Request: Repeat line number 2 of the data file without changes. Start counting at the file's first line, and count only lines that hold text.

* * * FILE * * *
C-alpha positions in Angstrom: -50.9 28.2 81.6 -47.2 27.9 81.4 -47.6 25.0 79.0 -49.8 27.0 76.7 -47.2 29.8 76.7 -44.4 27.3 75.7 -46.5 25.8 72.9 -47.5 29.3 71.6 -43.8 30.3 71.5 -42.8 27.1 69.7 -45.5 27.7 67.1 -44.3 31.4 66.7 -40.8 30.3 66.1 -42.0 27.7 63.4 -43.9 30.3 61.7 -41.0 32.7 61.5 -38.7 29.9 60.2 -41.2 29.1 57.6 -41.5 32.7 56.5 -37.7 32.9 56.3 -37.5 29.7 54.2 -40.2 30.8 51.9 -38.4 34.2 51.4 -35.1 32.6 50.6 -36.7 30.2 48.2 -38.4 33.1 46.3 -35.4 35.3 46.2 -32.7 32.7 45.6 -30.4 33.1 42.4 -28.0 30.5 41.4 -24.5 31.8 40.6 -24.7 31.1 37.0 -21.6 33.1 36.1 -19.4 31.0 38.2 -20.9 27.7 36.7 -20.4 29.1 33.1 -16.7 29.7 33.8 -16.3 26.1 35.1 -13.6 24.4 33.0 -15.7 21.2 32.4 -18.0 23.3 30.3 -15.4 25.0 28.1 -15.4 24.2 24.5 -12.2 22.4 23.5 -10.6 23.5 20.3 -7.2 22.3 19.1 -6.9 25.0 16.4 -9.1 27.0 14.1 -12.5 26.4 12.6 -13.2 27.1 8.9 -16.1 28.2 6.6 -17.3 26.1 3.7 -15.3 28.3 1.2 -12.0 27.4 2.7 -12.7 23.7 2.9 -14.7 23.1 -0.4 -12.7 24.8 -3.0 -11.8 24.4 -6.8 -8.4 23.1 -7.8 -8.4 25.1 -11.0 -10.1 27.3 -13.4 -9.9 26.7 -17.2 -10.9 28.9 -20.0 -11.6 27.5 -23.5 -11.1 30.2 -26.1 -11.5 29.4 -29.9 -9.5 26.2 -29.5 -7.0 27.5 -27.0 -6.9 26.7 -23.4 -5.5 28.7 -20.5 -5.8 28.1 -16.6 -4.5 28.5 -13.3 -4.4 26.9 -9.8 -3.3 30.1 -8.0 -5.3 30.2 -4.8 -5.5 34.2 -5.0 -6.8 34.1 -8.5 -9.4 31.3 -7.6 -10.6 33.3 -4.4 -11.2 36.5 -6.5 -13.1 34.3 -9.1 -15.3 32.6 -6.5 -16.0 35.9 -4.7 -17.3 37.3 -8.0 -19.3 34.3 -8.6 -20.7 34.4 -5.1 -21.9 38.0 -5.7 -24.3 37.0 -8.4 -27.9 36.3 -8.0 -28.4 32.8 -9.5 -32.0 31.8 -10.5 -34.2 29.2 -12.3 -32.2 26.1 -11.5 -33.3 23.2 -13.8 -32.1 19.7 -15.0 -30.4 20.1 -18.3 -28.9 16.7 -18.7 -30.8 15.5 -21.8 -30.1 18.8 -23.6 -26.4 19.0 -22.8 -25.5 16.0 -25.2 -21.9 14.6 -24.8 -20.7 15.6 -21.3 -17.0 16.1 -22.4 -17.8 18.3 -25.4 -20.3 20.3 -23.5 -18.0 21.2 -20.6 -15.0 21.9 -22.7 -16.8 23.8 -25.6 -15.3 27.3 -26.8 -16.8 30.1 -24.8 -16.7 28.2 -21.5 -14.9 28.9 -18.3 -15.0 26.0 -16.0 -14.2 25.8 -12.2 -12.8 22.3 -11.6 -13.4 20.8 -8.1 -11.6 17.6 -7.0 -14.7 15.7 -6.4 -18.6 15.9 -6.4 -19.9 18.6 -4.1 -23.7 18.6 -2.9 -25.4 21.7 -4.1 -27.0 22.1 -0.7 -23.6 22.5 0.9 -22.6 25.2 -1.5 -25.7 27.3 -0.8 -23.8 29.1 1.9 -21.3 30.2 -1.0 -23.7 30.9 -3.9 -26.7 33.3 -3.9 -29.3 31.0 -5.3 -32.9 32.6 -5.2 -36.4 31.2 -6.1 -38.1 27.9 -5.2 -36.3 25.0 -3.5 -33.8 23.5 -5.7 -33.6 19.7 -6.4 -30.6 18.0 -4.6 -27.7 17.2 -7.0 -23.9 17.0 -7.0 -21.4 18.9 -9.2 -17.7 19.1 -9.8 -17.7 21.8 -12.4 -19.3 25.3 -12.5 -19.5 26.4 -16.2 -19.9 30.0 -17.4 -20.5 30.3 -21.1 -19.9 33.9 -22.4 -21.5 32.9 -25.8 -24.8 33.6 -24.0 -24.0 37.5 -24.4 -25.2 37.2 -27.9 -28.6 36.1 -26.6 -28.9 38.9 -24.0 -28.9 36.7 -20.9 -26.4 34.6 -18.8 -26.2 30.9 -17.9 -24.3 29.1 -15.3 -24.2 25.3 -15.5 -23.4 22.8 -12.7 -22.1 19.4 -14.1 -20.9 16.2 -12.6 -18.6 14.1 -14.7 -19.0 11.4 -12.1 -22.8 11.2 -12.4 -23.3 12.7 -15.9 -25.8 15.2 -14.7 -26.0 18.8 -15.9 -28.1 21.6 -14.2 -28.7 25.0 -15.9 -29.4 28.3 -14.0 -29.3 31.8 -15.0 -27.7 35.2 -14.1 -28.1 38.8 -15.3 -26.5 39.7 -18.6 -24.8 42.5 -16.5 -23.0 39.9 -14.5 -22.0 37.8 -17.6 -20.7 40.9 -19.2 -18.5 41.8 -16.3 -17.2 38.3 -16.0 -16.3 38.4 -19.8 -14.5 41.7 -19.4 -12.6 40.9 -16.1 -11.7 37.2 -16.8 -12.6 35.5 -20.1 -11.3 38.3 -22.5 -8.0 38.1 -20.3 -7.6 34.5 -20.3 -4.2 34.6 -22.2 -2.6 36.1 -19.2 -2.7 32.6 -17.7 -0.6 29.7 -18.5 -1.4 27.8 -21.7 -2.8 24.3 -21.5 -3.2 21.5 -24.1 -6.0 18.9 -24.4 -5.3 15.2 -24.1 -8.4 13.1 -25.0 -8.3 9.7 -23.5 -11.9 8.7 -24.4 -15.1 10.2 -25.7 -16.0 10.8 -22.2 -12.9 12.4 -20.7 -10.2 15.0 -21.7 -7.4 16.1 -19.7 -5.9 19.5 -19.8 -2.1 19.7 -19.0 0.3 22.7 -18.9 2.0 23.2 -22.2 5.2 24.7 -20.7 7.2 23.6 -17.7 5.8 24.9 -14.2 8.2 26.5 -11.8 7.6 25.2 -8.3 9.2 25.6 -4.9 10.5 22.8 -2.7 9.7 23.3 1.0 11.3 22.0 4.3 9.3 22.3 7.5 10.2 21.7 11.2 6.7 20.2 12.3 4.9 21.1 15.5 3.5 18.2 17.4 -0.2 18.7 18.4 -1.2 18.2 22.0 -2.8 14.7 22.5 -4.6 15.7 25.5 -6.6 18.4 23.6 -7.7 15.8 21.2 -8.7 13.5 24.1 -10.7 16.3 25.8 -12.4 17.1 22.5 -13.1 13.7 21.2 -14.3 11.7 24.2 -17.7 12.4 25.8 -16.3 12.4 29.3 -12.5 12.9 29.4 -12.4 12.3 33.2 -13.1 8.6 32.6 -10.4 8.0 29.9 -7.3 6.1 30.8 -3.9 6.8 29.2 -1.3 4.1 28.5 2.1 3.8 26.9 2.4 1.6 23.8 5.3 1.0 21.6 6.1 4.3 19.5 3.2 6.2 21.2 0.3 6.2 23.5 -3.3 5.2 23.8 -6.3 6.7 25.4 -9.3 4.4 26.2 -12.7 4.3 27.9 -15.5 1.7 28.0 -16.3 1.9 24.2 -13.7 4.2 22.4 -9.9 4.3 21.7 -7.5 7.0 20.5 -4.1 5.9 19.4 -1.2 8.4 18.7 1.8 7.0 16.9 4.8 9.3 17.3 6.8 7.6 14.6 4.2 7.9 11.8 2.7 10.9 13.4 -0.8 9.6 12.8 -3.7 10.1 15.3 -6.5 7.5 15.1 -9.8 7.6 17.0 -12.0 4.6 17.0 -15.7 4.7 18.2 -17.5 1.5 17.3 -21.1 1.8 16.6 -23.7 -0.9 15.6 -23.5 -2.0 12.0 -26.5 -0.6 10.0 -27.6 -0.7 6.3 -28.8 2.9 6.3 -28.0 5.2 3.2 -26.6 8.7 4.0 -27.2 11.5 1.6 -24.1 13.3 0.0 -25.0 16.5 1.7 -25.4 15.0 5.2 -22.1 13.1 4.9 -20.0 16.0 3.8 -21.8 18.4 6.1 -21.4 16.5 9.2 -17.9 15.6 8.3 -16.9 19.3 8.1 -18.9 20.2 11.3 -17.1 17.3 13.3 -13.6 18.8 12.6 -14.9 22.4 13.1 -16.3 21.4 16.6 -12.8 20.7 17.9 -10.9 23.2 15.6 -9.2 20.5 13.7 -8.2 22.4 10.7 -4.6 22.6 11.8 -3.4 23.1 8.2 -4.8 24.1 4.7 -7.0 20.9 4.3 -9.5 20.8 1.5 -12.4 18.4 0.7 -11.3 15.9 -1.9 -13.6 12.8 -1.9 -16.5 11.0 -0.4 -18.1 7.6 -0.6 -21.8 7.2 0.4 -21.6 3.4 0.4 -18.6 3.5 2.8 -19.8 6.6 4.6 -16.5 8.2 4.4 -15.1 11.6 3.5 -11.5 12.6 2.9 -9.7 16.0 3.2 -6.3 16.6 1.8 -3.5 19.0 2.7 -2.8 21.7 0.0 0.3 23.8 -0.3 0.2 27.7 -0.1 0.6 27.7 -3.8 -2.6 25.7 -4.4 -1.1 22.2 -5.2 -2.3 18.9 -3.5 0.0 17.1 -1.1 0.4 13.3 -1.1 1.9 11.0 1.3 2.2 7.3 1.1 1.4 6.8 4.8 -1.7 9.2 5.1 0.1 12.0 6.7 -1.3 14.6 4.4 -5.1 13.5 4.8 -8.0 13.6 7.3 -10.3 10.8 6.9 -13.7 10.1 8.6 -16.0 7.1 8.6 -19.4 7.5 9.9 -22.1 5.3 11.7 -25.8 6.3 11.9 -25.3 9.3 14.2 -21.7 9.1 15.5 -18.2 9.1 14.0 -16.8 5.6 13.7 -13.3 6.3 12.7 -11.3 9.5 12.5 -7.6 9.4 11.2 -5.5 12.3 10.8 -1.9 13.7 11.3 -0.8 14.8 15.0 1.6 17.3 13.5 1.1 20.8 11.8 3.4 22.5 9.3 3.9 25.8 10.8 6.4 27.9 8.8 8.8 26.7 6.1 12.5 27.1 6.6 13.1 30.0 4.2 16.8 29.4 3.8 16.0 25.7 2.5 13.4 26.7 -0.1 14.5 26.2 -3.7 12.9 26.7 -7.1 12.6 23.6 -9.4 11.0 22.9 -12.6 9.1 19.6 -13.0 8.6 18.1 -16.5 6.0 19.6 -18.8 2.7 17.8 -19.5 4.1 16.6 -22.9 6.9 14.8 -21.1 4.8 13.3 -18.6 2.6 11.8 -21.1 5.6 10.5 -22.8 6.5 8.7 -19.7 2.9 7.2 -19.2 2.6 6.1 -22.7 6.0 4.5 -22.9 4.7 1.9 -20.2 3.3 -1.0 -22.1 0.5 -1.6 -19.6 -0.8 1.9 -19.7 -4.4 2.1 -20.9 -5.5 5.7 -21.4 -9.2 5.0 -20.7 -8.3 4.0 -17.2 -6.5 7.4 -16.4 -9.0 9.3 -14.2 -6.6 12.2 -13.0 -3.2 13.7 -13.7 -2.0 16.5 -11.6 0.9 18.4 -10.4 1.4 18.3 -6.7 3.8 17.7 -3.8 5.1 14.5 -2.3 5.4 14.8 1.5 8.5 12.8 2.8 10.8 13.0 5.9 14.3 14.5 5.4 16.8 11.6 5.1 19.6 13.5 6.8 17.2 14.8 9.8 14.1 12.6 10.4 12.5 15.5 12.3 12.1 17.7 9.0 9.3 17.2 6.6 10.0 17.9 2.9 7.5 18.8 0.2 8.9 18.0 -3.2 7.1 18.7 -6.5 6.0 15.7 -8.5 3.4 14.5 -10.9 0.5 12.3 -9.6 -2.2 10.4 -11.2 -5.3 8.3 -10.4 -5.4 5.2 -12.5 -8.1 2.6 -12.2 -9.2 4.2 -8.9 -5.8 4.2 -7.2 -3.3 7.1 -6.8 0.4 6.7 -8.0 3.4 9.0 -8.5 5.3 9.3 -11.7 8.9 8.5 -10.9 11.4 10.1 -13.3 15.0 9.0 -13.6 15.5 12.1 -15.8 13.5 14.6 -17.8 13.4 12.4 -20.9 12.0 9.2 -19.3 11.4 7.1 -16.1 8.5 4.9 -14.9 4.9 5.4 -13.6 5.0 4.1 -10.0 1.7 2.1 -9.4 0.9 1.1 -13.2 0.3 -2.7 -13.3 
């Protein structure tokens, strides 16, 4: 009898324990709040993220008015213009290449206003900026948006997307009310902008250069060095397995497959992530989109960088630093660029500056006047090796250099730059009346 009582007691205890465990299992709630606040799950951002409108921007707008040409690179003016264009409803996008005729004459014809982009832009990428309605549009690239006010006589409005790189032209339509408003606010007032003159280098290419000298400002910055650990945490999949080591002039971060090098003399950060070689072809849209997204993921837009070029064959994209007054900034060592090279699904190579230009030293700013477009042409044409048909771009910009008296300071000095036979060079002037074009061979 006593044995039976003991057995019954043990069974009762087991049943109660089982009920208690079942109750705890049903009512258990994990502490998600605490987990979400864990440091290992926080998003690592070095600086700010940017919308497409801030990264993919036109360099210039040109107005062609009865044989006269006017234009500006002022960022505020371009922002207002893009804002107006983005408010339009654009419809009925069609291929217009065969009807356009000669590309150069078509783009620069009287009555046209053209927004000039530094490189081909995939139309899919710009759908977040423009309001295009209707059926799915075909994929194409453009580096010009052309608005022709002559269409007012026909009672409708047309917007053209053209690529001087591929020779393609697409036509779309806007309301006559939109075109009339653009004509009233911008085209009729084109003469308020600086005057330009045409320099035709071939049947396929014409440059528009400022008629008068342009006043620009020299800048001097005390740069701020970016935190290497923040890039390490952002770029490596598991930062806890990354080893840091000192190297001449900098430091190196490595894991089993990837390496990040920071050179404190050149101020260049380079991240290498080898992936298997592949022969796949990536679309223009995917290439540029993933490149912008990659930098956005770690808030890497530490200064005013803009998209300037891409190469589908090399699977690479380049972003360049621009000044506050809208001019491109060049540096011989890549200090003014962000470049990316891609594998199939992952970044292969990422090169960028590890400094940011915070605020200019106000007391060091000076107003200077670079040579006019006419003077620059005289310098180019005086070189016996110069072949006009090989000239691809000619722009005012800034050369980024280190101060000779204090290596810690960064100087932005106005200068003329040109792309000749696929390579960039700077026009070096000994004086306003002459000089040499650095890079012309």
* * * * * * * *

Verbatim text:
């Protein structure tokens, strides 16, 4: 009898324990709040993220008015213009290449206003900026948006997307009310902008250069060095397995497959992530989109960088630093660029500056006047090796250099730059009346 009582007691205890465990299992709630606040799950951002409108921007707008040409690179003016264009409803996008005729004459014809982009832009990428309605549009690239006010006589409005790189032209339509408003606010007032003159280098290419000298400002910055650990945490999949080591002039971060090098003399950060070689072809849209997204993921837009070029064959994209007054900034060592090279699904190579230009030293700013477009042409044409048909771009910009008296300071000095036979060079002037074009061979 006593044995039976003991057995019954043990069974009762087991049943109660089982009920208690079942109750705890049903009512258990994990502490998600605490987990979400864990440091290992926080998003690592070095600086700010940017919308497409801030990264993919036109360099210039040109107005062609009865044989006269006017234009500006002022960022505020371009922002207002893009804002107006983005408010339009654009419809009925069609291929217009065969009807356009000669590309150069078509783009620069009287009555046209053209927004000039530094490189081909995939139309899919710009759908977040423009309001295009209707059926799915075909994929194409453009580096010009052309608005022709002559269409007012026909009672409708047309917007053209053209690529001087591929020779393609697409036509779309806007309301006559939109075109009339653009004509009233911008085209009729084109003469308020600086005057330009045409320099035709071939049947396929014409440059528009400022008629008068342009006043620009020299800048001097005390740069701020970016935190290497923040890039390490952002770029490596598991930062806890990354080893840091000192190297001449900098430091190196490595894991089993990837390496990040920071050179404190050149101020260049380079991240290498080898992936298997592949022969796949990536679309223009995917290439540029993933490149912008990659930098956005770690808030890497530490200064005013803009998209300037891409190469589908090399699977690479380049972003360049621009000044506050809208001019491109060049540096011989890549200090003014962000470049990316891609594998199939992952970044292969990422090169960028590890400094940011915070605020200019106000007391060091000076107003200077670079040579006019006419003077620059005289310098180019005086070189016996110069072949006009090989000239691809000619722009005012800034050369980024280190101060000779204090290596810690960064100087932005106005200068003329040109792309000749696929390579960039700077026009070096000994004086306003002459000089040499650095890079012309």